Interestingly, though a jet sale is itself not subject to tax in New York, that state taxes the value of the “ancillary property” delivered with it, such as china, crystal, flatware, artworks, small appliances, and bedding. You can avoid the sales tax by taking delivery of such property in a state that doesn’t impose tax, but if you’ll base the aircraft in New York and the ancillary property will be shipped there after delivery, in theory New York can assess compensatory use tax when it arrives.

Use-tax issues also apply to the aircraft itself. Some states presume that if you fly into them within a certain time after acquiring the airplane, you must have purchased it with the intent of using it within their borders and, therefore, you owe use tax. I remember reading about a business titan who sued his law firm for (among other things) not advising him to avoid flying his brand-new Gulfstream to Florida immediately after he bought it. Similarly, to avoid use tax in a given state, it may be necessary to take business flights outside the state before flying there.

Such flights can help with federal taxes as well. To qualify for 100 percent bonus depreciation for income tax purposes, all the flights in the year an aircraft is acquired and placed in service must be for qualified business use. If you take delivery of your jet in December and your only flight that month is to Aruba for the holidays, your business use of the aircraft that year will be zero.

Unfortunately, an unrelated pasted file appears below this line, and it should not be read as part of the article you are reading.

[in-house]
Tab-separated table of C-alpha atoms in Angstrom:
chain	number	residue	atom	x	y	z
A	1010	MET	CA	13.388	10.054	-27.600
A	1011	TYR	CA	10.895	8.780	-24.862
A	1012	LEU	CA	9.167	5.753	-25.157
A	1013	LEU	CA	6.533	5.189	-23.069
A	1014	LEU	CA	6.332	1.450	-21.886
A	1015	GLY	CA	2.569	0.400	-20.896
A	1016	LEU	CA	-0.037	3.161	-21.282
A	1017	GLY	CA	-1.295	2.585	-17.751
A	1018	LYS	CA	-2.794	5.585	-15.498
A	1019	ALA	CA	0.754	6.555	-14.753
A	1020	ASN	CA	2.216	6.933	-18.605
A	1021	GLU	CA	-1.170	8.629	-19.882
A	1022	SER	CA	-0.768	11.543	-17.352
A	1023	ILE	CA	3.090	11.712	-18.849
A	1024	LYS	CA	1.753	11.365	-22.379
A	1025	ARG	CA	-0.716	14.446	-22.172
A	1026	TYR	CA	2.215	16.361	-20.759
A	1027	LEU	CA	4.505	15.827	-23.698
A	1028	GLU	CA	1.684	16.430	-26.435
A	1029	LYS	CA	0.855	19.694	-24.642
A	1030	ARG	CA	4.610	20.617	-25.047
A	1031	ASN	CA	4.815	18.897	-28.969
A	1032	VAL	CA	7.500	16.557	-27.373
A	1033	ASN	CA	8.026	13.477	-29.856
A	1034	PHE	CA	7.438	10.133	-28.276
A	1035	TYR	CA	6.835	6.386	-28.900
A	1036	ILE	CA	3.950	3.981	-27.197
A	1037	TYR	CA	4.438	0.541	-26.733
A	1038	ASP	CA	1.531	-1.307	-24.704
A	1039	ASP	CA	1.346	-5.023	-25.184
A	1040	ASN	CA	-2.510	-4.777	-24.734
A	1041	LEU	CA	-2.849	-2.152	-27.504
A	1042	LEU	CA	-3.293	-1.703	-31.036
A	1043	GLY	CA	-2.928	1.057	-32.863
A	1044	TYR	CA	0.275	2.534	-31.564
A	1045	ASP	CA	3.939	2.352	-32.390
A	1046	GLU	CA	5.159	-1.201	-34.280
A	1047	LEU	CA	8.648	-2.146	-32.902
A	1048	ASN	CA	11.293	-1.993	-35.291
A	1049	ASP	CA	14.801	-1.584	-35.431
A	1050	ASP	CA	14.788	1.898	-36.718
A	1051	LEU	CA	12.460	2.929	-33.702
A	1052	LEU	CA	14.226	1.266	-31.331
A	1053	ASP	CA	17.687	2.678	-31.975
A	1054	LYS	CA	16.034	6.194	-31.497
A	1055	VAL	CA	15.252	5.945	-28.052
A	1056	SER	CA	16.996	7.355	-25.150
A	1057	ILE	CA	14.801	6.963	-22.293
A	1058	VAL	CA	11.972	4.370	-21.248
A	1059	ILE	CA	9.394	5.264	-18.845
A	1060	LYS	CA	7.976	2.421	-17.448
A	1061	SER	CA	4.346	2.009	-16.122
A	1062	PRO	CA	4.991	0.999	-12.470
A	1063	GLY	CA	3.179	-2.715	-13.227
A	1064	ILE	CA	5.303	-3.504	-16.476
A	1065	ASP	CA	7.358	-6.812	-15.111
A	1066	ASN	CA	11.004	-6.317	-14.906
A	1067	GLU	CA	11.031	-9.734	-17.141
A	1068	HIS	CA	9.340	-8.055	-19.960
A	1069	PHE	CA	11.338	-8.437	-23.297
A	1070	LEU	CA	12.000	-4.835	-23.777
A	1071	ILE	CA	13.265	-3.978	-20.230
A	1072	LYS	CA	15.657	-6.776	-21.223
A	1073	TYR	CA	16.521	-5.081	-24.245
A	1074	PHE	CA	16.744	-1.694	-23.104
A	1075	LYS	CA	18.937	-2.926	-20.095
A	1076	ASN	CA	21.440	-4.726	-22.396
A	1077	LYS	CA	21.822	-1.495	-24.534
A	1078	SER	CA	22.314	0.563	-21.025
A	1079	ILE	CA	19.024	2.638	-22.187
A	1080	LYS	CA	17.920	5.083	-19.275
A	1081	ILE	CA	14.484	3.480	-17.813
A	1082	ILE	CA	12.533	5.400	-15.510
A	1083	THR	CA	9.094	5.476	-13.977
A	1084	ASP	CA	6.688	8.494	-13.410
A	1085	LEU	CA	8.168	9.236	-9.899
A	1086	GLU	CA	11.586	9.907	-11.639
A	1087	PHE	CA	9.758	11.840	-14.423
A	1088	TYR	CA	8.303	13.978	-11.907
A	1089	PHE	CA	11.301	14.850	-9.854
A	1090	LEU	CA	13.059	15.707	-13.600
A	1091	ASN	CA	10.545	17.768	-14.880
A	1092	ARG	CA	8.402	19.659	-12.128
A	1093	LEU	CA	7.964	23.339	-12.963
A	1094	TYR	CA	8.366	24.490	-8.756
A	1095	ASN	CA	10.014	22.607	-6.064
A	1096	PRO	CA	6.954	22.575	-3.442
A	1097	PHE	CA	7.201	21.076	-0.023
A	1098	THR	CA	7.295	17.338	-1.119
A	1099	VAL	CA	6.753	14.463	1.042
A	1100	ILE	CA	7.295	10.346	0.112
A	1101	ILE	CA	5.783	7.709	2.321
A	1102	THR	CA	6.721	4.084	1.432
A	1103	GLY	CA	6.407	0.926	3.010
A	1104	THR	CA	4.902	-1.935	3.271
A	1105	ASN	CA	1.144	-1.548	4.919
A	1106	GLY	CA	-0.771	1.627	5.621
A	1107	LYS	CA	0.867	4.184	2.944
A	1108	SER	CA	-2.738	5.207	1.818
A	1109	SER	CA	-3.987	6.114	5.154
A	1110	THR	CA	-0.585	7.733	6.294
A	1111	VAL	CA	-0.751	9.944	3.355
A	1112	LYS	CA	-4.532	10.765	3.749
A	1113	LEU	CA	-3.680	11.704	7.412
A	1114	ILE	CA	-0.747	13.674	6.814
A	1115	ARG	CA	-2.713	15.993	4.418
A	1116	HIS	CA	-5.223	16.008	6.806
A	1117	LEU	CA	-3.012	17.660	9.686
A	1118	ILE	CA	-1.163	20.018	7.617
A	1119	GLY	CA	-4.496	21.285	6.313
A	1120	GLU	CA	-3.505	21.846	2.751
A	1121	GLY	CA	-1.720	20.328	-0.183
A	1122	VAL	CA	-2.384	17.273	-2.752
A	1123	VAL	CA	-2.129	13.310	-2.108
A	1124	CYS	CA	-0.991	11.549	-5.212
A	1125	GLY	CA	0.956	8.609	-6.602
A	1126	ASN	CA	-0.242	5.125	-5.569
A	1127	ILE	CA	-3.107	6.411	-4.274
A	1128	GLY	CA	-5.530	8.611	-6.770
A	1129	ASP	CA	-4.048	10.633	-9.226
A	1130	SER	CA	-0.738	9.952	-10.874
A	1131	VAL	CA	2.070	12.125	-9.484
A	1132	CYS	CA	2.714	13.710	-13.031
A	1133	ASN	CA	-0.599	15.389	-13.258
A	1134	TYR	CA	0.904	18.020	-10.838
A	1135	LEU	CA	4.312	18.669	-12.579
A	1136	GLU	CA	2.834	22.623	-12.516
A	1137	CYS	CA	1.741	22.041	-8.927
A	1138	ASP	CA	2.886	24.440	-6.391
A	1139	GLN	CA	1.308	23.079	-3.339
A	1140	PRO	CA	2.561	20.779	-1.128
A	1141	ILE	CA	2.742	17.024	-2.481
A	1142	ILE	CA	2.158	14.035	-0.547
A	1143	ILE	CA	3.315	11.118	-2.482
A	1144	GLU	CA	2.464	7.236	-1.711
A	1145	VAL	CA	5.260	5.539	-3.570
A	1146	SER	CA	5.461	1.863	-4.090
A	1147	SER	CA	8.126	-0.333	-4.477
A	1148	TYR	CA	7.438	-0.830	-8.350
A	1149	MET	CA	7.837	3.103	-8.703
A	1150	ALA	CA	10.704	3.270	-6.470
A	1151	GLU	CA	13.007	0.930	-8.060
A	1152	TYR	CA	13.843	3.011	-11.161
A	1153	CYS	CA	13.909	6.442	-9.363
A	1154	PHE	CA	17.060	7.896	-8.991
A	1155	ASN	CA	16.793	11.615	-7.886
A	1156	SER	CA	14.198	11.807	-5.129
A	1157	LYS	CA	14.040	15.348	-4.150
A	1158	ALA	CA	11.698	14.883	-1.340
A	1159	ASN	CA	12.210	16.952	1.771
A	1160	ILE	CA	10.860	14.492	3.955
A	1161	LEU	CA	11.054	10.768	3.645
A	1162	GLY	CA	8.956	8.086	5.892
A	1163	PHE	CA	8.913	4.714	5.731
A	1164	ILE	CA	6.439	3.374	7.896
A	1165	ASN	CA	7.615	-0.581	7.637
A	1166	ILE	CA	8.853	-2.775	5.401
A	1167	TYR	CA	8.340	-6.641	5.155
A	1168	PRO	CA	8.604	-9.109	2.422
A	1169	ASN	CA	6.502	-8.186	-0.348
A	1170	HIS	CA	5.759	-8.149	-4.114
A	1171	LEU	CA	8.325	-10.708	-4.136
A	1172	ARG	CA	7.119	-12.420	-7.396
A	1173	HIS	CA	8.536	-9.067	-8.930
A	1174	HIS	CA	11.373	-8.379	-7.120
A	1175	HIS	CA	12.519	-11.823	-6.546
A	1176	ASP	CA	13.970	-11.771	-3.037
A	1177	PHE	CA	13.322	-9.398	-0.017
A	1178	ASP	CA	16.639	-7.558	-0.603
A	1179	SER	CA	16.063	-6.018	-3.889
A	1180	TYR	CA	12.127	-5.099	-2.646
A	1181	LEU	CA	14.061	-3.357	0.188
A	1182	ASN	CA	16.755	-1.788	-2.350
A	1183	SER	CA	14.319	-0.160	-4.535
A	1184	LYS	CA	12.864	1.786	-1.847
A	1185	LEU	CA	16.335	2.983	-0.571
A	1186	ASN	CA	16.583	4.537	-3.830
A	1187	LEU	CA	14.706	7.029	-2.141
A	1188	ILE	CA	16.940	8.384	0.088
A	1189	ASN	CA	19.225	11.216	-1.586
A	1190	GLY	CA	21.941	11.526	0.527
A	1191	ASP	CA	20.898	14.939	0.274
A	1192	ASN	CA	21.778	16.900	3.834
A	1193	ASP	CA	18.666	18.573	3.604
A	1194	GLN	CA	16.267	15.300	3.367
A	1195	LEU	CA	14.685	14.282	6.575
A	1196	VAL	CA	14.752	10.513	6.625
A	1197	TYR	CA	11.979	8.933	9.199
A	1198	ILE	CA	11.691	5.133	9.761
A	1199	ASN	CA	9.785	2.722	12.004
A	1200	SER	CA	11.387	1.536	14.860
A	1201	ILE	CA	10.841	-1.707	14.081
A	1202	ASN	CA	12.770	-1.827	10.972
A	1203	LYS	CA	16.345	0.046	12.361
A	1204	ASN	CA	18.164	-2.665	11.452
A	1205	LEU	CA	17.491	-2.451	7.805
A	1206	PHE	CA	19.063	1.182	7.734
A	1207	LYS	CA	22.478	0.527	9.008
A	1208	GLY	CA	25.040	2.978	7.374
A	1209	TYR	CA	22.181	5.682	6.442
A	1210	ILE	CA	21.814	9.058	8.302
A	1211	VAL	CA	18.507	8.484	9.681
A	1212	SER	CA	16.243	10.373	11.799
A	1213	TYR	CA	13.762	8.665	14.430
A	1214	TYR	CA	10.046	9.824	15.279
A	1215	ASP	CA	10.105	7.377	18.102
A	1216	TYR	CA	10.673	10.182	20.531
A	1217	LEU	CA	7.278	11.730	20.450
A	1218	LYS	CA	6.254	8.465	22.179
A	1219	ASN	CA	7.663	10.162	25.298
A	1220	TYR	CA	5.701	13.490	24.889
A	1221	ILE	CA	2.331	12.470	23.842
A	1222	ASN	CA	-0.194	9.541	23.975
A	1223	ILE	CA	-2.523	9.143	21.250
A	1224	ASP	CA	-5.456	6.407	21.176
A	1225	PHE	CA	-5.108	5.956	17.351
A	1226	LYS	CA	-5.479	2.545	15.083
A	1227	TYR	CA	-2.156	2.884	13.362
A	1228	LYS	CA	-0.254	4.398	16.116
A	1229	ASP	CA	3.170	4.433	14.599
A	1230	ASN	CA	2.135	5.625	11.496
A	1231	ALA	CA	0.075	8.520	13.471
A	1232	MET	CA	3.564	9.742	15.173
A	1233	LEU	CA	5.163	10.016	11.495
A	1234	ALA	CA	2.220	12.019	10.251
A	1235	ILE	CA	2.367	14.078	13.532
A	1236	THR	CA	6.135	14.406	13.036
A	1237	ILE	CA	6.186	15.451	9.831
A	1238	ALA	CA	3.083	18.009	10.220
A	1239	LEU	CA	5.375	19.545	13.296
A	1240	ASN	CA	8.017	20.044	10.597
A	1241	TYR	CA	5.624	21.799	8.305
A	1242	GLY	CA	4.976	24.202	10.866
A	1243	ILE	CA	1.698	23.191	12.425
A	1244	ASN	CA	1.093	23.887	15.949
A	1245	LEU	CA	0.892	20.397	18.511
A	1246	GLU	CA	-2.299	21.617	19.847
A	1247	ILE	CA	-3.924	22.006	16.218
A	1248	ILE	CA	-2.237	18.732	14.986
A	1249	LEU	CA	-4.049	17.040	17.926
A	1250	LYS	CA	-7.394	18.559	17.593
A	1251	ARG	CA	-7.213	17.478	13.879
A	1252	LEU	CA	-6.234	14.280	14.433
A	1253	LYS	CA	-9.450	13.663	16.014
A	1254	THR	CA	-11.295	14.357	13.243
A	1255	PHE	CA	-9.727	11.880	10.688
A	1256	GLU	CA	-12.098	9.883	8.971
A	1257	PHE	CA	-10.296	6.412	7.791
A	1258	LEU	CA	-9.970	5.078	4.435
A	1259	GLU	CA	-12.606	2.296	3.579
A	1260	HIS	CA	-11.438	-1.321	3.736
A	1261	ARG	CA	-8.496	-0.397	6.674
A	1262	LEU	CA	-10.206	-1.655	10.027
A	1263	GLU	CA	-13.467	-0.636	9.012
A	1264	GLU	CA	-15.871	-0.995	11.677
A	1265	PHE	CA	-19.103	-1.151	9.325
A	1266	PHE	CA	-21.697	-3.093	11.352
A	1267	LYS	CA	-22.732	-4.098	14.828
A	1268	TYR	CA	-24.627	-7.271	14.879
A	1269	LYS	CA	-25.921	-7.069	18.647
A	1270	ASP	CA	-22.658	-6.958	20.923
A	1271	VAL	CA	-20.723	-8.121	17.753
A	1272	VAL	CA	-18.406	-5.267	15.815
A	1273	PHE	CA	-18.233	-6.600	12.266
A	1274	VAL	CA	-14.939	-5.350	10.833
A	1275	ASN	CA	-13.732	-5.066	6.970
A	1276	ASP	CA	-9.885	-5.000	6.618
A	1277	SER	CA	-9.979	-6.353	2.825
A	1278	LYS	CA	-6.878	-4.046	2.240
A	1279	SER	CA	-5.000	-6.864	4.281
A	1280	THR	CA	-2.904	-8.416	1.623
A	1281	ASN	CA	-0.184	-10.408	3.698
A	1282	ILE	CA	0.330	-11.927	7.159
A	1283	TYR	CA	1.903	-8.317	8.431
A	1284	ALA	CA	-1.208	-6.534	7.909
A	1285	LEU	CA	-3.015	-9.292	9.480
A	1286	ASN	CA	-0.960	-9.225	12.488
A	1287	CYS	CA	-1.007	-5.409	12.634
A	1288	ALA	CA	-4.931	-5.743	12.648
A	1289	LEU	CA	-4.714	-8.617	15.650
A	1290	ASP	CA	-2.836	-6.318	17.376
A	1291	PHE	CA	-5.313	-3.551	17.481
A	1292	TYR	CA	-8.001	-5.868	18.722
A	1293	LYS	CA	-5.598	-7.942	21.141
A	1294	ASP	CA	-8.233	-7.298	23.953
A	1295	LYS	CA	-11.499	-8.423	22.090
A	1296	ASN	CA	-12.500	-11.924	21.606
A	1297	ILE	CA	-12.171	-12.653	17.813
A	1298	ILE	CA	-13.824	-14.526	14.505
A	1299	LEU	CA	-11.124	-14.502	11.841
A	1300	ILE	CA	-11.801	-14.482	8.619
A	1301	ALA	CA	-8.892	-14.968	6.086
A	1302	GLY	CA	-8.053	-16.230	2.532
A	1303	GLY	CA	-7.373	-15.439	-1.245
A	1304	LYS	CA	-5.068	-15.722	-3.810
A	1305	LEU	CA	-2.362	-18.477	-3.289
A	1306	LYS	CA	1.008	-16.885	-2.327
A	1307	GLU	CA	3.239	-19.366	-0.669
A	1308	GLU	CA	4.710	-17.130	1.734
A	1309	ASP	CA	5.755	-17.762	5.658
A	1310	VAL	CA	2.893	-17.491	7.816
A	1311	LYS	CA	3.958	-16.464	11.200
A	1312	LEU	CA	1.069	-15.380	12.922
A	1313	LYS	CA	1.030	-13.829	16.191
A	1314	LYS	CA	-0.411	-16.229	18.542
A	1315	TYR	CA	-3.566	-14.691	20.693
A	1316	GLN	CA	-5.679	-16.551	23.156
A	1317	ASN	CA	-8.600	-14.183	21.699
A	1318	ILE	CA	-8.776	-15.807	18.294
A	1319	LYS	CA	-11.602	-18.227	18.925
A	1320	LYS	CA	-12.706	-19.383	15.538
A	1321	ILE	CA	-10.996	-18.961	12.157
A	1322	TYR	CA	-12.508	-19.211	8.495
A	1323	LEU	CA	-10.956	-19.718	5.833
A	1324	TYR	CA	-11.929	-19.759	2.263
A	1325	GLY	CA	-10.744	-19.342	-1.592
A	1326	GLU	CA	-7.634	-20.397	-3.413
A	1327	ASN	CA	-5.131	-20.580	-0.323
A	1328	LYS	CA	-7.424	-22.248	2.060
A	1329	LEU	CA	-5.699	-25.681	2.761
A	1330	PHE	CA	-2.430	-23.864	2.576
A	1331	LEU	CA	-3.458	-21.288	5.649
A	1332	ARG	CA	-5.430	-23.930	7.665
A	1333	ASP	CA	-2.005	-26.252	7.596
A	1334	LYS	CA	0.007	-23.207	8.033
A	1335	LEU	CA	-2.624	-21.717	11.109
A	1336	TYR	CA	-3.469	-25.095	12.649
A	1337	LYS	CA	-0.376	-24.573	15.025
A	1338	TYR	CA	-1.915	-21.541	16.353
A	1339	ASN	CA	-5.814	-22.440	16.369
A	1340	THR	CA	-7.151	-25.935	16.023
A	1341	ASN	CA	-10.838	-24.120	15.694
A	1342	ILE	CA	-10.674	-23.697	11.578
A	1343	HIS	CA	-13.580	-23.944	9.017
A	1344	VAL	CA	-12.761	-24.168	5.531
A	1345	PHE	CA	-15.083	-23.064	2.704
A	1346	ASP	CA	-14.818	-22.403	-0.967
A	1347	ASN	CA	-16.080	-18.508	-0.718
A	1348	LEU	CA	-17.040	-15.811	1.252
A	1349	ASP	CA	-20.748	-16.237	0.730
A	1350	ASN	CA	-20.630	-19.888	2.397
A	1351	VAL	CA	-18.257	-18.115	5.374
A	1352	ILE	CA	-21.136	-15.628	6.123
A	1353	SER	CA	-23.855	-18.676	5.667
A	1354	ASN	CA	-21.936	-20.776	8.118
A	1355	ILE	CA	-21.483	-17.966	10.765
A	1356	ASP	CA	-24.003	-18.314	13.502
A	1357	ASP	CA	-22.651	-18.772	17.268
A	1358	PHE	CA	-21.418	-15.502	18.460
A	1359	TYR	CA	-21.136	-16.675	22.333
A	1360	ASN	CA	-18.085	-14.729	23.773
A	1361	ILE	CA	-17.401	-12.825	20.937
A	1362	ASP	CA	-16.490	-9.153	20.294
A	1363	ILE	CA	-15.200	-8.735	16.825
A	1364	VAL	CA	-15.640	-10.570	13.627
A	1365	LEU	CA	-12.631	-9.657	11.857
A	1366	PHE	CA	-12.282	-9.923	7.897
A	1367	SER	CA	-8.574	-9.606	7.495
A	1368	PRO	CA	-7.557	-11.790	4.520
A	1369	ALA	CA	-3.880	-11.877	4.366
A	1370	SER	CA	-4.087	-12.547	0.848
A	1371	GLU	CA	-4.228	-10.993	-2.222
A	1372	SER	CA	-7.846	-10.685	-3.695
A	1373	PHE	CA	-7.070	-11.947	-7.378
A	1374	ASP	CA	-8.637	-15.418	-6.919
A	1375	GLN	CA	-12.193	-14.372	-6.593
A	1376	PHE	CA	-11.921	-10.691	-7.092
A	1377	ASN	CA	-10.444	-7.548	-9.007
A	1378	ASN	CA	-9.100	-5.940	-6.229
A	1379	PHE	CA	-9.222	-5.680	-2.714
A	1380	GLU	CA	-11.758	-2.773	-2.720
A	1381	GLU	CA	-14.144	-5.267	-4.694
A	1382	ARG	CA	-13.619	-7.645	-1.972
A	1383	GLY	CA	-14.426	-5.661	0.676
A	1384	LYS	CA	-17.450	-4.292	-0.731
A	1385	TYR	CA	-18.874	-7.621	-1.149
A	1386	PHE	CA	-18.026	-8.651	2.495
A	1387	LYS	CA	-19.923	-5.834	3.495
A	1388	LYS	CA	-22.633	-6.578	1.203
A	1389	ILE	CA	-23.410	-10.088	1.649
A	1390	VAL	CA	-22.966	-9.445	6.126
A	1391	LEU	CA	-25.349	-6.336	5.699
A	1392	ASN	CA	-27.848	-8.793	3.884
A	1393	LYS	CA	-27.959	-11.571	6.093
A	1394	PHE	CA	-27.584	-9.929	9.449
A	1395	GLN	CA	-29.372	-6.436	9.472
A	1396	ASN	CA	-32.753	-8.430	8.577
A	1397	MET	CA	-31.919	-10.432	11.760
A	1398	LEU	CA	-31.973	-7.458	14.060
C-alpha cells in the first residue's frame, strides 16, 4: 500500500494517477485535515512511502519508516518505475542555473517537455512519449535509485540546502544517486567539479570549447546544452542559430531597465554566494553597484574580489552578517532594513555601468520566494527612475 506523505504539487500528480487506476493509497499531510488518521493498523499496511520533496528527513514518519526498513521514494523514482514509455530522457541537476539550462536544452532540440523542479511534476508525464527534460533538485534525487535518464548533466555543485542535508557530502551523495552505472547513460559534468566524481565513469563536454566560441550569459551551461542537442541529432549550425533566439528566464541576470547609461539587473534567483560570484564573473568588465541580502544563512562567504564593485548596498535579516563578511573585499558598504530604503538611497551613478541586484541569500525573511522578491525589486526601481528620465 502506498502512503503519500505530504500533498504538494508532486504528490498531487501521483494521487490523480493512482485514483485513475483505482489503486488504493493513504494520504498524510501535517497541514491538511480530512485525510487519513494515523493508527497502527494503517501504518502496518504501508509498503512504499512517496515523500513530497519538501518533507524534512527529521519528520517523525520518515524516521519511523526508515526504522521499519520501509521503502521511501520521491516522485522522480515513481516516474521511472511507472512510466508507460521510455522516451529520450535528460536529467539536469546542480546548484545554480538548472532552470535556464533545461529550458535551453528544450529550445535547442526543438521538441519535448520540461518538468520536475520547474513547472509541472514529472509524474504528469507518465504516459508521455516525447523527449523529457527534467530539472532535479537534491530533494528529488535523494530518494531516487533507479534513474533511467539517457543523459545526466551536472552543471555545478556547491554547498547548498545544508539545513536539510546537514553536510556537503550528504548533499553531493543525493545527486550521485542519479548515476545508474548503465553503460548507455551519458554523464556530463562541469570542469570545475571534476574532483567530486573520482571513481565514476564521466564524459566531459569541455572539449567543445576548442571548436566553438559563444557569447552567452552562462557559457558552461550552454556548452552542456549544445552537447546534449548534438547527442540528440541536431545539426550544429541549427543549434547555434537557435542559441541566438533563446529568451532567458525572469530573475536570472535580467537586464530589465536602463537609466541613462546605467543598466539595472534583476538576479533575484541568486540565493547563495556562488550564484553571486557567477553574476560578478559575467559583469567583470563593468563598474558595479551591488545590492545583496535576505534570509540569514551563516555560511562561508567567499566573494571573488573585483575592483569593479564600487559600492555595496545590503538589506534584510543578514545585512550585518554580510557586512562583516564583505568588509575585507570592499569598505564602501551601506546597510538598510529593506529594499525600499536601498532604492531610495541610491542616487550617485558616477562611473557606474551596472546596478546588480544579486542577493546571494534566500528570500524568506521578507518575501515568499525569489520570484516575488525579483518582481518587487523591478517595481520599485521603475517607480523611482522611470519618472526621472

If you’re planning to refurbish or add equipment to the aircraft right after closing, be sure to do your homework in advance. Otherwise, your jet may be parked for weeks waiting for parts, equipment, or fabrics to show up. Carpets often have an especially long lead time. 

Consider flying for a while rather than rushing to make final decisions. Over time, your pilot may talk you out of installing lightning detection, your CFO may talk you out of repainting the aircraft this year, and you may talk yourself out of recovering the couch.

Meanwhile, with any luck, you can relax a bit.